"The divine victory”
Student: Ismail Haniyah
Teacher: Hassan Nasrallah
Ismail Haniyah declaring "the divine victory”, "a historical and strategic victory” (Al-Jazeera TV, January 18, 2009)
Hassan Nasrallah with a poster in the background that says "The Divine Victory” during the second Lebanon war
Hamas leaders under the title "You are the hope of [our Islamic] nation”; Khaled Mash’al is signing ‘v’ for ‘victory’ (PALDF, January 18, 2009)
Khaled Mash’al waving his fist as a sign of defiance and victory (PALDF, January 18, 2009)
4. It can be expected that Hamas’s effort to perpetuate the myth of victory, which already has the support of Iran and Syria , will continue and even increase following the withdrawal of IDF forces from the Gaza Strip. The public relations campaign will probably take the form of statements made by Hamas leaders, mass demonstrations in the Gaza Strip, military parades, and displays of power to show that the military wing did not suffer a blow (the first "victory procession” was held by Hamas on January 20). At the same time, and in order to try and overcome the objective discrepancy between statement and fact, Hamas may attempt to carry out a "public relations terrorist attack” in order to create an image of victory which Hamas still does not have and illustrate that Hamas is determined to continue on the path of "resistance” (such as a multi-casualty terrorist attack against Israel’s civilian population or IDF soldiers).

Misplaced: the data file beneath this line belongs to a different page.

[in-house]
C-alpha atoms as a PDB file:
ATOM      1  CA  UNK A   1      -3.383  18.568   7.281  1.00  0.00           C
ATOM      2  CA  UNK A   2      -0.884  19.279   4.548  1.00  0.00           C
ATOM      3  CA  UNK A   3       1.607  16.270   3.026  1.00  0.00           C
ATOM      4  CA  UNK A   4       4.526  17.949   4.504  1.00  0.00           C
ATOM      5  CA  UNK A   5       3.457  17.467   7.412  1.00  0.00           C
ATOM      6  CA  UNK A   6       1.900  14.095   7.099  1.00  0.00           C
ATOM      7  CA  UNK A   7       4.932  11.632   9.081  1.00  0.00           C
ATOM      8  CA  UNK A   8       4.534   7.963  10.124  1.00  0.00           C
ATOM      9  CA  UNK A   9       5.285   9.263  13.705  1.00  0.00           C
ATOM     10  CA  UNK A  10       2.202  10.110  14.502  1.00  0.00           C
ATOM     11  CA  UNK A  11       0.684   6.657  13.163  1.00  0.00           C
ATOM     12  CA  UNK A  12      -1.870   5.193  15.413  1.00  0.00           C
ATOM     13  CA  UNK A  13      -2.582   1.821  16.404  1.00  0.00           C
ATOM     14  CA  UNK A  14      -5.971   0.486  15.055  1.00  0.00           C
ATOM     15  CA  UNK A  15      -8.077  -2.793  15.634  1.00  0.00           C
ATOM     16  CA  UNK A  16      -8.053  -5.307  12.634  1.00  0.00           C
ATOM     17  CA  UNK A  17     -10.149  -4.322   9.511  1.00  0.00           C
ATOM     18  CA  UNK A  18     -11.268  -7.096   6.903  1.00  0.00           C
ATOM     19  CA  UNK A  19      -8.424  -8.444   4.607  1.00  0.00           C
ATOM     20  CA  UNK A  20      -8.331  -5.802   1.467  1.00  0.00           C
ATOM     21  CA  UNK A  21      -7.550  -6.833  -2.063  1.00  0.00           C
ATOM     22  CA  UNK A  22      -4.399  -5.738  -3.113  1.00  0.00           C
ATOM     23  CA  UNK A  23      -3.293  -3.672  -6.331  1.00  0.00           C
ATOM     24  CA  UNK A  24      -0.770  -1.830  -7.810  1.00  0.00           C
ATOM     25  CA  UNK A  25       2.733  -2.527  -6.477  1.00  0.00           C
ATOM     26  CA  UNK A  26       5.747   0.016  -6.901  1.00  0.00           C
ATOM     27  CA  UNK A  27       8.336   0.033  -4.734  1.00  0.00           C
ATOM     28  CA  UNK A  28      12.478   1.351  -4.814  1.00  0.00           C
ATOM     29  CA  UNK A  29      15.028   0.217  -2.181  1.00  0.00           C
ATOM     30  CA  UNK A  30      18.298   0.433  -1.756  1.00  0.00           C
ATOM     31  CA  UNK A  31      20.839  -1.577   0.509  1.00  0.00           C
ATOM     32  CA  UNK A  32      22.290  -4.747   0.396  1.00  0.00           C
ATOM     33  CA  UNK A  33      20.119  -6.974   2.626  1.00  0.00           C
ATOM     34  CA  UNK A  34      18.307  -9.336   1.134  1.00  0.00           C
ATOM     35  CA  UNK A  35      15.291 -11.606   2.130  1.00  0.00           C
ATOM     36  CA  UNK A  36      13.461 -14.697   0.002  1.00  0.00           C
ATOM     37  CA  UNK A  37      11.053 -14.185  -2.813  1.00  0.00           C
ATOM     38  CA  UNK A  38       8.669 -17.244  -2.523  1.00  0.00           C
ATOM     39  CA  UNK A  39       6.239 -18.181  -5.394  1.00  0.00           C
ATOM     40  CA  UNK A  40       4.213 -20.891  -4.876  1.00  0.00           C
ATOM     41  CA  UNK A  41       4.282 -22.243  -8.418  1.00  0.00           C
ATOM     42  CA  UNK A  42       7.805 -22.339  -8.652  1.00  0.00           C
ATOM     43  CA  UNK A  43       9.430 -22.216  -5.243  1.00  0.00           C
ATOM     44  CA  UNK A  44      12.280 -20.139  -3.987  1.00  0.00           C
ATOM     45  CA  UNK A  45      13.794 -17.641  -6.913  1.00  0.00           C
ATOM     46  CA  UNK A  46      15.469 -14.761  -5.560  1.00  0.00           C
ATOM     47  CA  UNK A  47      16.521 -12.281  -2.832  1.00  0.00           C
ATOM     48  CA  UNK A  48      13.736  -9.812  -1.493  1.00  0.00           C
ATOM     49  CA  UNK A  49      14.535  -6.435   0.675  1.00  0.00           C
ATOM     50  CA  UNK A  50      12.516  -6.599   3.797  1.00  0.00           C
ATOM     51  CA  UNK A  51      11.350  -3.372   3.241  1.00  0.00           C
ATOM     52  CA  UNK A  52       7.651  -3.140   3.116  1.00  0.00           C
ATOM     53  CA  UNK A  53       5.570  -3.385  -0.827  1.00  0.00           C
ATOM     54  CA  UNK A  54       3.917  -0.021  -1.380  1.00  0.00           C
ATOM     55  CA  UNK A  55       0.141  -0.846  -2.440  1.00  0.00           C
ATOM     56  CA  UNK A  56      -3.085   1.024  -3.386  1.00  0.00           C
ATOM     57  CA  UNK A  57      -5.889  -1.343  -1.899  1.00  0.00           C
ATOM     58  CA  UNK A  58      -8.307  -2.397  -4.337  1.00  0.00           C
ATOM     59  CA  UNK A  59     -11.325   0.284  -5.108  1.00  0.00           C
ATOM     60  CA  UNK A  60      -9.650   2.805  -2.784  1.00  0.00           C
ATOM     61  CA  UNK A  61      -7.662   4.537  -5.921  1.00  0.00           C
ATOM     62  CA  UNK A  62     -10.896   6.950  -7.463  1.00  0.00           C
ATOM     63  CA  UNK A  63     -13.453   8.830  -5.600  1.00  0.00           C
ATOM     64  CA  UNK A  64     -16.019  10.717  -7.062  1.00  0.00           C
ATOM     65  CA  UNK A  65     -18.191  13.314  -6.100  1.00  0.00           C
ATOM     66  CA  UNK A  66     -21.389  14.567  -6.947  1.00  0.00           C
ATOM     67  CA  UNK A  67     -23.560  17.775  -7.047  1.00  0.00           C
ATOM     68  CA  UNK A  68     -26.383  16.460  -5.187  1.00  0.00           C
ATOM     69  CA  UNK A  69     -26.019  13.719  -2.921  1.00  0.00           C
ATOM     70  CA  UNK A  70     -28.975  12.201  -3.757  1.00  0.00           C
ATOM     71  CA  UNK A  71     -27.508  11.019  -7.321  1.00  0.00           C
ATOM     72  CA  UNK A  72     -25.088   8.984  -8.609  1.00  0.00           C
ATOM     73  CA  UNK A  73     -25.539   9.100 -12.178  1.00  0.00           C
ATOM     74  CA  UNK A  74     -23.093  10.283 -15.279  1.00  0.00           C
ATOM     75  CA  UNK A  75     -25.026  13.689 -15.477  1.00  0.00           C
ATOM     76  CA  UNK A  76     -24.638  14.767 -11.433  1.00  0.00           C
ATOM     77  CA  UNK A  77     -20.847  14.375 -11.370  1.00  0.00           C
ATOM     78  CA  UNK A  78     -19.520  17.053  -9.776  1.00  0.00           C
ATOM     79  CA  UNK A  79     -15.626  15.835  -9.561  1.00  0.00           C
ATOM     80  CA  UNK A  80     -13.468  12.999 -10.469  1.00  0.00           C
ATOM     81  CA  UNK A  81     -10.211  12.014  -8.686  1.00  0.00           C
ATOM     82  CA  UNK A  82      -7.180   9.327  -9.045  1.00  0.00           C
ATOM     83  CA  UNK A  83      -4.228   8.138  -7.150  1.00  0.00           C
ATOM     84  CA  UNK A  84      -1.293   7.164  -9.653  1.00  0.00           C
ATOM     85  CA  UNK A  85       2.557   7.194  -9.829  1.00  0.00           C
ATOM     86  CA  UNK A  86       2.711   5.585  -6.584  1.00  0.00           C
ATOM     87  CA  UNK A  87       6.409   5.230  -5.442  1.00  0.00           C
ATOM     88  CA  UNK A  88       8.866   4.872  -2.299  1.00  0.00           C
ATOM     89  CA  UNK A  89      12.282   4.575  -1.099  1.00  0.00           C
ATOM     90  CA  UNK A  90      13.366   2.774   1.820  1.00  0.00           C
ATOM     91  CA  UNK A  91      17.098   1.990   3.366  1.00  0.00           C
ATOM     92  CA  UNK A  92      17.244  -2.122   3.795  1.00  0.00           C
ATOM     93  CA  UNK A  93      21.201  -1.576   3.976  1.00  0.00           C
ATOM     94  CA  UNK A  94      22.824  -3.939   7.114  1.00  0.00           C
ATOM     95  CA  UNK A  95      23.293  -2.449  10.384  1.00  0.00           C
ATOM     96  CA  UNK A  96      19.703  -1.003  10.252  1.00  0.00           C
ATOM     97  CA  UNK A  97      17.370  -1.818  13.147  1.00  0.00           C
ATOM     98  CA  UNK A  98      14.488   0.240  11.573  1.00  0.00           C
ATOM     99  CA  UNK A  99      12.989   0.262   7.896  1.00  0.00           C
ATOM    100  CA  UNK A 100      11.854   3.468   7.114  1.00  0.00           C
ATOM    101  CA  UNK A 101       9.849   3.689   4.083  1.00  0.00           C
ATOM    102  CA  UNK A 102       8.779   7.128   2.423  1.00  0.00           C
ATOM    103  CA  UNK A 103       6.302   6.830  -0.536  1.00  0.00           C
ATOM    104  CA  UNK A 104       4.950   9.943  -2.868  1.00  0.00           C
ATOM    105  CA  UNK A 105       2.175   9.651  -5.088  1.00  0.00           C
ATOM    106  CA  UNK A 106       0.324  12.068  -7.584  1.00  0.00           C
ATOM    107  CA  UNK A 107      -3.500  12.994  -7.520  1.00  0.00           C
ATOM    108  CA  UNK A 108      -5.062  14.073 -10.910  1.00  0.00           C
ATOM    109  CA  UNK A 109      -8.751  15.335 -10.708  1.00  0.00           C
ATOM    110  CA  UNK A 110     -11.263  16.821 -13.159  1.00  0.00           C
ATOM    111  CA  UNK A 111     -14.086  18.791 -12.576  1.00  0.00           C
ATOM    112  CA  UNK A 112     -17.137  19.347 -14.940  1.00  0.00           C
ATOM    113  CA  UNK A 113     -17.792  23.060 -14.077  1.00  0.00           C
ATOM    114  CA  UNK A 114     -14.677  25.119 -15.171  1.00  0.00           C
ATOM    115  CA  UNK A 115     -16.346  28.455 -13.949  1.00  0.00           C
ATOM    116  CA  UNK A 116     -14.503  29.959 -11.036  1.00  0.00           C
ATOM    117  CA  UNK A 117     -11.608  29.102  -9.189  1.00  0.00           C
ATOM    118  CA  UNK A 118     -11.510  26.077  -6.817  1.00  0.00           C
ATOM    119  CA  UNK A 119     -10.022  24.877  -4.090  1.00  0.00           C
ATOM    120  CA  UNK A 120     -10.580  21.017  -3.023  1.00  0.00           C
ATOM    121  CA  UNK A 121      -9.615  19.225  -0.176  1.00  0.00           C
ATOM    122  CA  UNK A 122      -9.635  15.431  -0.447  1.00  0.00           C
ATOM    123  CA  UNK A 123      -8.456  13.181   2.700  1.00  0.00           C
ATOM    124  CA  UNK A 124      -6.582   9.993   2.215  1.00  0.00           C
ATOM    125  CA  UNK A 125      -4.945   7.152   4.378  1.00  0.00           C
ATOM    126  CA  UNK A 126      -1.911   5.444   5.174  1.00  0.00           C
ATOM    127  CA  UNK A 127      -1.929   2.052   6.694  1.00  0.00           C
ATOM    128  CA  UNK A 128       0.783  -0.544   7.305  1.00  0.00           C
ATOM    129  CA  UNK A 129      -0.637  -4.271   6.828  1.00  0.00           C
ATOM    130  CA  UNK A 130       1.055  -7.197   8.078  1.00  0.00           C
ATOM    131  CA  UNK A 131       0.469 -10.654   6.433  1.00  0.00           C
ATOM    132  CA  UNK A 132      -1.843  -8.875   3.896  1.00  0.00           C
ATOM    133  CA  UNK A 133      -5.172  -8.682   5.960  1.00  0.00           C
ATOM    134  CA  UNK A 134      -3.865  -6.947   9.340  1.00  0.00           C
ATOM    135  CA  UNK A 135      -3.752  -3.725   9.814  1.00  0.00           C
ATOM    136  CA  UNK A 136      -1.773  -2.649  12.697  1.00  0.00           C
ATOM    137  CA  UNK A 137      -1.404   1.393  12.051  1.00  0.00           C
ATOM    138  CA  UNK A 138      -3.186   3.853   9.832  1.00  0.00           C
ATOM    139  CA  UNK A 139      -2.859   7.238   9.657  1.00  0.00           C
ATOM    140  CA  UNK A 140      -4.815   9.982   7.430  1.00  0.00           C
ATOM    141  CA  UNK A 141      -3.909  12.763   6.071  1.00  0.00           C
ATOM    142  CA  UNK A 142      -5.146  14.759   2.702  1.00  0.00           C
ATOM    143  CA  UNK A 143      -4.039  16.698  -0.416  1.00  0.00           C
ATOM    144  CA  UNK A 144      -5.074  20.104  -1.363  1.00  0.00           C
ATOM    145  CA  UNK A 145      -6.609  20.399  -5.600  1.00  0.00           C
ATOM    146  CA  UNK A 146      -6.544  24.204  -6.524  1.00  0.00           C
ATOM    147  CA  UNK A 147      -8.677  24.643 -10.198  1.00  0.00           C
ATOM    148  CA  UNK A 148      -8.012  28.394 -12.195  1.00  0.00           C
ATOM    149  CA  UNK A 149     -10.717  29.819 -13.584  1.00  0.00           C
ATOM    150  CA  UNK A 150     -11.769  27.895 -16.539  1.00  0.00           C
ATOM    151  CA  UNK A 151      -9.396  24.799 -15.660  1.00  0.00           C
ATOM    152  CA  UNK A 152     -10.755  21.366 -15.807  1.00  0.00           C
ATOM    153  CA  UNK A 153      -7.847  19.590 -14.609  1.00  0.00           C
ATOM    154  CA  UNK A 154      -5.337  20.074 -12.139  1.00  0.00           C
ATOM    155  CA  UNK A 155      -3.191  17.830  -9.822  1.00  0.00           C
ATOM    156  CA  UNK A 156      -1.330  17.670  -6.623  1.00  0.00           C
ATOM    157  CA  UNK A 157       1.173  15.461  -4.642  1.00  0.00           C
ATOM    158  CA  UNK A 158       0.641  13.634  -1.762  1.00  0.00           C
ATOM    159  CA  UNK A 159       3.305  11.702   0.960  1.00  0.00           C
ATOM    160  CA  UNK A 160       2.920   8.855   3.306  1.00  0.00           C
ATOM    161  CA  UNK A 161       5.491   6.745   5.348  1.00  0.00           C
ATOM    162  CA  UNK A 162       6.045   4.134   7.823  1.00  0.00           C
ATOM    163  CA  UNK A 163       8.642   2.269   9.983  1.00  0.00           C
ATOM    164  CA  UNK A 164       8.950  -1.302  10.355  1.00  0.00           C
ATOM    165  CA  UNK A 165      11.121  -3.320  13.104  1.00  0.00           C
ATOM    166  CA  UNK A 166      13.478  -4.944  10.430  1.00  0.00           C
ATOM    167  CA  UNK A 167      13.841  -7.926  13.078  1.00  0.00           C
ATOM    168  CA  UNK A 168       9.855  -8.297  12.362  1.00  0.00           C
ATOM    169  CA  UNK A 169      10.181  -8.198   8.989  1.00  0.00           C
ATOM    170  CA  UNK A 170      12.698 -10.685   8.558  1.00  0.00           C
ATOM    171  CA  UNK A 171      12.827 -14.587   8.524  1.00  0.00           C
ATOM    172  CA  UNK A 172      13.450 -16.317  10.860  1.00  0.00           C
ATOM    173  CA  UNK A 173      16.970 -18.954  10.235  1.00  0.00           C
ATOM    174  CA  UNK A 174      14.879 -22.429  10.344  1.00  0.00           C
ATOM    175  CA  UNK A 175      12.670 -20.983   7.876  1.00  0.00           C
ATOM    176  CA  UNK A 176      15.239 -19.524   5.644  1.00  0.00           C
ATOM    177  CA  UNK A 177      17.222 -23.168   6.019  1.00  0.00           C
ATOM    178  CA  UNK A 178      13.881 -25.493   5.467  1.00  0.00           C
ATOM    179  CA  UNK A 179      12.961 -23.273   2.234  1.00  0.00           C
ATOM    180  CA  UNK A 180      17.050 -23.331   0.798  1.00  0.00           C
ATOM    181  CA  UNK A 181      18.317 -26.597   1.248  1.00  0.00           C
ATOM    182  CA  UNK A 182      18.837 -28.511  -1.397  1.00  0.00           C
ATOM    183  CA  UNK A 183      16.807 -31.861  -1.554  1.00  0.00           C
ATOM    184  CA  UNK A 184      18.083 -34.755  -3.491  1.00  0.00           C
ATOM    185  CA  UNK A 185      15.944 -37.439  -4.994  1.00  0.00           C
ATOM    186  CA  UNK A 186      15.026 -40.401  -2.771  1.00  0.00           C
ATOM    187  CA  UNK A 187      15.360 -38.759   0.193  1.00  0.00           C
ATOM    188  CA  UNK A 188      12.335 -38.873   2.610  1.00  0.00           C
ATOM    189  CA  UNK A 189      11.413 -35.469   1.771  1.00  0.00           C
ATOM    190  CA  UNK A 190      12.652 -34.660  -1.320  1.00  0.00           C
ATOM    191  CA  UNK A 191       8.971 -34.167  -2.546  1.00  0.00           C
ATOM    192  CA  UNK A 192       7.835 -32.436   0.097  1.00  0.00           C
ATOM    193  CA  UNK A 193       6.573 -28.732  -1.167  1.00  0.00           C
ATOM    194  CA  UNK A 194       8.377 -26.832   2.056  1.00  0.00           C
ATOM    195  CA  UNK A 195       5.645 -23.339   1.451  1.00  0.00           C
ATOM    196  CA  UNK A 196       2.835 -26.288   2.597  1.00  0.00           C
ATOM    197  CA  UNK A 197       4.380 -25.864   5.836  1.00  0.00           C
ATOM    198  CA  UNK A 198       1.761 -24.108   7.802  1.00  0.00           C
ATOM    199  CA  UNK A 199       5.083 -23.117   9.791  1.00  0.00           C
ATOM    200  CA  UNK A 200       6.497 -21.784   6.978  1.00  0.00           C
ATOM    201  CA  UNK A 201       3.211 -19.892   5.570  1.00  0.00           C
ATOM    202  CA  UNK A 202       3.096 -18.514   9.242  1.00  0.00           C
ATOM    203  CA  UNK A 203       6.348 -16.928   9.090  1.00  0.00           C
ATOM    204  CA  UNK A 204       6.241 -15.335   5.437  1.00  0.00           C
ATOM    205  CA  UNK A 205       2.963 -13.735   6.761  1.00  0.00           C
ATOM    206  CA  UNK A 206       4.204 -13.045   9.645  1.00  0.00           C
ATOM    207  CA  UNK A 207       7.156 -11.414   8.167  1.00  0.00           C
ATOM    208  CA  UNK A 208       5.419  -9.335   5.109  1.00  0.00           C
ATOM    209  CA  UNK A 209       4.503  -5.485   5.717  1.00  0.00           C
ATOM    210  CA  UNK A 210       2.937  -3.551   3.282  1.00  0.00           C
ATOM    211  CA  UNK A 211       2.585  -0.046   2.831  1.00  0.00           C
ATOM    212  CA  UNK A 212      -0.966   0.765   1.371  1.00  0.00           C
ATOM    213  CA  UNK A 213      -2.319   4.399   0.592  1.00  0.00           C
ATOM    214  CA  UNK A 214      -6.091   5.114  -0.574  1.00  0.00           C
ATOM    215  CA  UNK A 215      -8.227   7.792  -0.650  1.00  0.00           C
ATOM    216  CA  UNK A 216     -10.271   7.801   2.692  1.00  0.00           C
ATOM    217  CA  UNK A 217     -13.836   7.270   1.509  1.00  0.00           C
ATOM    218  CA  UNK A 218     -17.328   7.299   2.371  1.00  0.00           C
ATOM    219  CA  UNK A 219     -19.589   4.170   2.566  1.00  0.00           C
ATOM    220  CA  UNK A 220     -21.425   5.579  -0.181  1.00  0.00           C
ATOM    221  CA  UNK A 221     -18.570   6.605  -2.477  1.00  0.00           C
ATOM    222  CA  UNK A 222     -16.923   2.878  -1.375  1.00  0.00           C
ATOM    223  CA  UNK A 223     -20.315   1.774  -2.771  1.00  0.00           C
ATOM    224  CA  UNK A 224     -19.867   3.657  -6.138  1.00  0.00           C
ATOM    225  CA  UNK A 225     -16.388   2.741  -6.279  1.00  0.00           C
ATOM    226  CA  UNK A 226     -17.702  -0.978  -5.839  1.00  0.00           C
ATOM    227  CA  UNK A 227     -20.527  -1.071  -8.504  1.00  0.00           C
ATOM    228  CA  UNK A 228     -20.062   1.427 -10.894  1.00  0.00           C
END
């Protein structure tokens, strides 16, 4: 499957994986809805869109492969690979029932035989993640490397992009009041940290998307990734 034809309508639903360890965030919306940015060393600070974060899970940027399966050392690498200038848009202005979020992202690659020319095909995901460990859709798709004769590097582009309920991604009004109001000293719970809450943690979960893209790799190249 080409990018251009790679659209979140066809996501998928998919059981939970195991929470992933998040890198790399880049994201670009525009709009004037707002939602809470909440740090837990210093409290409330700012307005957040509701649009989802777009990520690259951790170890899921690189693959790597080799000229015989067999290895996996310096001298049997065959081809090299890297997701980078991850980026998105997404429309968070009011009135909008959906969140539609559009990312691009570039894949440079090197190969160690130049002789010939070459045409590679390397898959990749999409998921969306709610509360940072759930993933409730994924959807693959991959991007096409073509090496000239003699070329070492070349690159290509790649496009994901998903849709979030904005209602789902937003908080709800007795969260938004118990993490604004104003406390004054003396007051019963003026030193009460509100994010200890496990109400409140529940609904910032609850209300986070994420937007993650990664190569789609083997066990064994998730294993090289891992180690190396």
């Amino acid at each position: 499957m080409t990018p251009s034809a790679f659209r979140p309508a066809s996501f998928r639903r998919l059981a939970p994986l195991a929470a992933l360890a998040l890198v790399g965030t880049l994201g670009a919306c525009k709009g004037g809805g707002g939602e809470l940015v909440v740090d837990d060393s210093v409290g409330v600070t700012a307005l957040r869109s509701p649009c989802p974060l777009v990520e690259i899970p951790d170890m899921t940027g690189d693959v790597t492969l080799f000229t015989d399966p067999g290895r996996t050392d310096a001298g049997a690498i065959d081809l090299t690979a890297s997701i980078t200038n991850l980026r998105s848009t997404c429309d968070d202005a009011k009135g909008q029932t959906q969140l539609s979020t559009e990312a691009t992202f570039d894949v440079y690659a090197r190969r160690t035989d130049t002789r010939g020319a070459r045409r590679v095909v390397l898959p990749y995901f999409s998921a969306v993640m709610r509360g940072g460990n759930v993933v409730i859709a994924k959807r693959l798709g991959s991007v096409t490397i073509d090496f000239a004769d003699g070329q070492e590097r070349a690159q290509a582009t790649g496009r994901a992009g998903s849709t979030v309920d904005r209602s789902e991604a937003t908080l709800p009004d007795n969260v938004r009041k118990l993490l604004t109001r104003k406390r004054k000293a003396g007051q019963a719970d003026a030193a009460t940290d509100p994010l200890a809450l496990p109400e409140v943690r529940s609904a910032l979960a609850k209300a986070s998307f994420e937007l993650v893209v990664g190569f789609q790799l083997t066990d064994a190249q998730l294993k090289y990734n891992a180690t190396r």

Thousands of Gazans took to the streets in a victory procession, expressing joy
about "the victory of the resistance” (Al-Aqsa TV, January 20)